Protocol for Opening a College in New York State
In New York State, establishing a college or university requires authorization from the Board of Regents to confer degrees. The Regents will consider granting degree authority after the State Education Department conducts in-depth and comprehensive academic, fiscal, and planning reviews. The reviews determine whether the institution and its proposed programs meet the standards of quality for colleges set forth in Education Law, the Rules of the Board of Regents, and Commissioner’s Regulations. The Regents also consider whether adequate demand and need exists for the proposed college and programs.
The following guidance reviews the standards, requirements, expectations, and processes for establishing a college and provides connections to appropriate sections of law and regulation. An interested entity should review all of this information first and affirm its commitment to these standards before contacting the Office of College and University Evaluation (OCUE).
Before reviewing the application protocol, please note the following information....
Applications to open a college in New York will be accepted only during the following periods:
Time Frame for Review:
The complete process for review of a new application for degree-granting authority will take a year or longer depending on the number of pending applications and other Office priorities. The Department is committed to conducting a preliminary check of the materials received within sixty (60) business days of the close of the application window. A reply letter will indicate whether the proposal will move to full review or is incomplete and has been withdrawn from further consideration. If the proposal proceeds, OCUE will provide an estimate of when the full review will commence based on pre-existing office commitments.
Office of College and University Evaluation
89 Washington Avenue
Telephone: 518: 474-2593
FAX: 518: 486-2779
- Institutional Self-Study (120KB)
- Report of the institution’s external reviewers, selected in consultation with OCUE, along with the institution’s response to the reviews
- Responses to all questions in the document entitled “Information Needed for Reviewing Proposals for Degree Authority”
- Program Registration: in addition to reviewing the institution as a whole, OCUE must evaluate each proposed program of study. Please review OCUE's program registration guidance document for more information about program registration standards and expectations. A complete program registration application will be needed for each proposed program.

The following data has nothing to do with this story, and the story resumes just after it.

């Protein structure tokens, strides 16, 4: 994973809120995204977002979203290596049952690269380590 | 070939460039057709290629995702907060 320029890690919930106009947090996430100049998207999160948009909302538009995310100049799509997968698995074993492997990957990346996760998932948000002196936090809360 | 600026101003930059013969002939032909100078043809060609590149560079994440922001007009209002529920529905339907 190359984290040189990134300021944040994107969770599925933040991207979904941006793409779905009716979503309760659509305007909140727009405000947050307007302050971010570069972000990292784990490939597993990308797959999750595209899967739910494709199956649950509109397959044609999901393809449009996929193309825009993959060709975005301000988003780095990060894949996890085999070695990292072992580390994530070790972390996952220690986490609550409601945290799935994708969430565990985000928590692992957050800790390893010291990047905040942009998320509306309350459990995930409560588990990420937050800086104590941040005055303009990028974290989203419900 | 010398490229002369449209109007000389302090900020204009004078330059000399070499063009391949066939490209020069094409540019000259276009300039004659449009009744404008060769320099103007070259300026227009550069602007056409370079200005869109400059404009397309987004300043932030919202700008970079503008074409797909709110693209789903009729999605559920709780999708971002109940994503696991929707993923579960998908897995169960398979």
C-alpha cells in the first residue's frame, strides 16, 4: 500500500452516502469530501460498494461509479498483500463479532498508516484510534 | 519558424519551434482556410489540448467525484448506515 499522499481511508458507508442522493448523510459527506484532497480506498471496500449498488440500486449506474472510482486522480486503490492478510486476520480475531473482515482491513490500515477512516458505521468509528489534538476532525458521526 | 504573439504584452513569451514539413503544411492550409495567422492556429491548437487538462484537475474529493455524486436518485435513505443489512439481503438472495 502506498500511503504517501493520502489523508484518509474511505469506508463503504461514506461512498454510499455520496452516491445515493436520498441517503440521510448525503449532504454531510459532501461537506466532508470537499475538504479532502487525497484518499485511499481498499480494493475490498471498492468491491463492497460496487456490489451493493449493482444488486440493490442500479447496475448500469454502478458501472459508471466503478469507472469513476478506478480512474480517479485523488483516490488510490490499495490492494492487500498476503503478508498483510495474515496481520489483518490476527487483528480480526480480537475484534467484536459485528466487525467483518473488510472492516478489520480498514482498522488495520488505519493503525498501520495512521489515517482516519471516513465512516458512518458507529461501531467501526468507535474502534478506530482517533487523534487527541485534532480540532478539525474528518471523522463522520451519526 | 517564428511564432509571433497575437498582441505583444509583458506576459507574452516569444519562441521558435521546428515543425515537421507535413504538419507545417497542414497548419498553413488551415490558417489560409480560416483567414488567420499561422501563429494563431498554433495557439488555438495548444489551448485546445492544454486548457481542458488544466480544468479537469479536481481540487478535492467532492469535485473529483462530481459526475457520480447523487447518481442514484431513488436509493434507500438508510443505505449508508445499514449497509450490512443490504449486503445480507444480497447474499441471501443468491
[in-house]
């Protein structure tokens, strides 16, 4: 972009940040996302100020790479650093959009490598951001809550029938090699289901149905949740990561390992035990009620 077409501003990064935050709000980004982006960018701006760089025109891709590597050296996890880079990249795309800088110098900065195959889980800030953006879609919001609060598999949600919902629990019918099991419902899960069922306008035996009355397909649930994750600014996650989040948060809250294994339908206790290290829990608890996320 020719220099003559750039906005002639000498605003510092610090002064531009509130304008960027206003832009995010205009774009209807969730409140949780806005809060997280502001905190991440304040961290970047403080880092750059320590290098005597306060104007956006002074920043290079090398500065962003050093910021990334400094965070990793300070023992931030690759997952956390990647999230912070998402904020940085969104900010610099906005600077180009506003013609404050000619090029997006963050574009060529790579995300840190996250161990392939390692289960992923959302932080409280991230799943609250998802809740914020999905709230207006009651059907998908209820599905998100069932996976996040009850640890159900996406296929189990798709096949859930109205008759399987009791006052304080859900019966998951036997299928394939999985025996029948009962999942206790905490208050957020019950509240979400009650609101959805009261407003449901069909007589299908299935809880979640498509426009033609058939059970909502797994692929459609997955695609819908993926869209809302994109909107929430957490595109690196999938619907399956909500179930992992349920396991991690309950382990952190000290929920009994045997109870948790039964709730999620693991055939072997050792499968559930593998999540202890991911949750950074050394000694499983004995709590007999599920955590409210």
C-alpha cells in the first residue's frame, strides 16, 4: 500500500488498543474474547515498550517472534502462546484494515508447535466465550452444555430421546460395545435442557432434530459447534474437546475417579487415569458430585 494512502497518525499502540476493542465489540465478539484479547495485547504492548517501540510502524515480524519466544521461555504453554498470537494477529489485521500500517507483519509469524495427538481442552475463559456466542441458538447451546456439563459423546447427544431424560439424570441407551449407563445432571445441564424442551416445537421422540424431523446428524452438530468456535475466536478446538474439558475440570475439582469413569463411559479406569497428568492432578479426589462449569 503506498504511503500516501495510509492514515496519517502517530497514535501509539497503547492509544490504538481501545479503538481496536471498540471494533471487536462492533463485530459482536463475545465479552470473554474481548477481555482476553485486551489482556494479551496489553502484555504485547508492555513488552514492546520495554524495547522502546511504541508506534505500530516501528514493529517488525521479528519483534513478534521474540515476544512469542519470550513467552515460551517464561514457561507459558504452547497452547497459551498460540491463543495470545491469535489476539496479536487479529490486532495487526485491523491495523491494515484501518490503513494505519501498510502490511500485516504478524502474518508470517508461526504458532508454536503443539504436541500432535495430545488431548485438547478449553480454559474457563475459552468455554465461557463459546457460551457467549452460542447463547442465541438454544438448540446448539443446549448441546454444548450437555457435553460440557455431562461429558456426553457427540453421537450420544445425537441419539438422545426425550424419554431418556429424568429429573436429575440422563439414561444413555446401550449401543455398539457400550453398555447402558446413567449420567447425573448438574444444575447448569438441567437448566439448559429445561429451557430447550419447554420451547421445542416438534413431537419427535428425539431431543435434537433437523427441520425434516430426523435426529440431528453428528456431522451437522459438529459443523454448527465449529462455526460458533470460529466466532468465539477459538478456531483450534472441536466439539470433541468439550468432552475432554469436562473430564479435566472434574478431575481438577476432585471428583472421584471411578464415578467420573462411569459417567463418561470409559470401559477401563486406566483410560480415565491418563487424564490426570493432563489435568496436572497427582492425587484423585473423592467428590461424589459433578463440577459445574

- Certification of Continued Compliance of the Institution Applying for Permanent Authority to Grant Degrees
An organization wishing to establish a college that grants doctoral degrees should contact OCUE at (518) 474-1551 for information about additional requirements and protocols.
- The Statewide Plan for Higher Education 2012 - 2020
- Sections 3.47 and 3.50 of the Rules of the Board of Regents concerning earned degrees
- Section 3.58 of the Rules of the Board of Regents concerning proprietary college degree-conferring authority
- Excerpts from the Regulations of the Commissioner of Education
- Law Pamphlet 9 – Education Corporations.
Application Procedures and Review Protocols for All Proposed Colleges
All organizations (proprietary and not-for profit) seeking degree authority must submit a complete proposal to OCUE.
In addition, non-profit applicants need to submit a petition for a provisional charter to the Education Department’s Office of Counsel; for-profit applicants who meet the conditions noted above need to submit a request to OCUE for Commissioner’s consent to amendment of a certificate of incorporation to be filed with the NYS Department of State .
Note: special provisions apply to proposed for-profit institutions.
OCUE begins its comprehensive academic review through a review of written documents. In addition, the Department conducts a thorough financial review. When the reviews of written documents and financial data have been completed, OCUE will schedule visit(s) to existing and/or proposed sites by staff and peer reviewers with appropriate expertise. At the time of the site visit, all elements of the degree-granting program(s) must be in place, including a core of full-time faculty. If the entity does not have all elements in place, the site visit may be deferred at OCUE's discretion.
OCUE sends the applicant written confirmation of the visit dates and announces the members of the proposed team, asking about any concerns with team members and requesting that team members be sent copies of the proposal materials. Any negative information received prior to the visit that affects the institution’s current circumstances may delay the visit.
After the site visit, OCUE prepares and sends the applicant a draft site visit report of findings and recommendations. The institution then reviews the draft report and responds in writing with its comments and/or corrections of fact. Following the review of the institution’s response, the Department will issue a final report.
The comprehensive review takes the following factors into consideration as well:
- status of any State or Federal audit disallowances of student aid funds;
- recent review findings by any governmental or accrediting agency;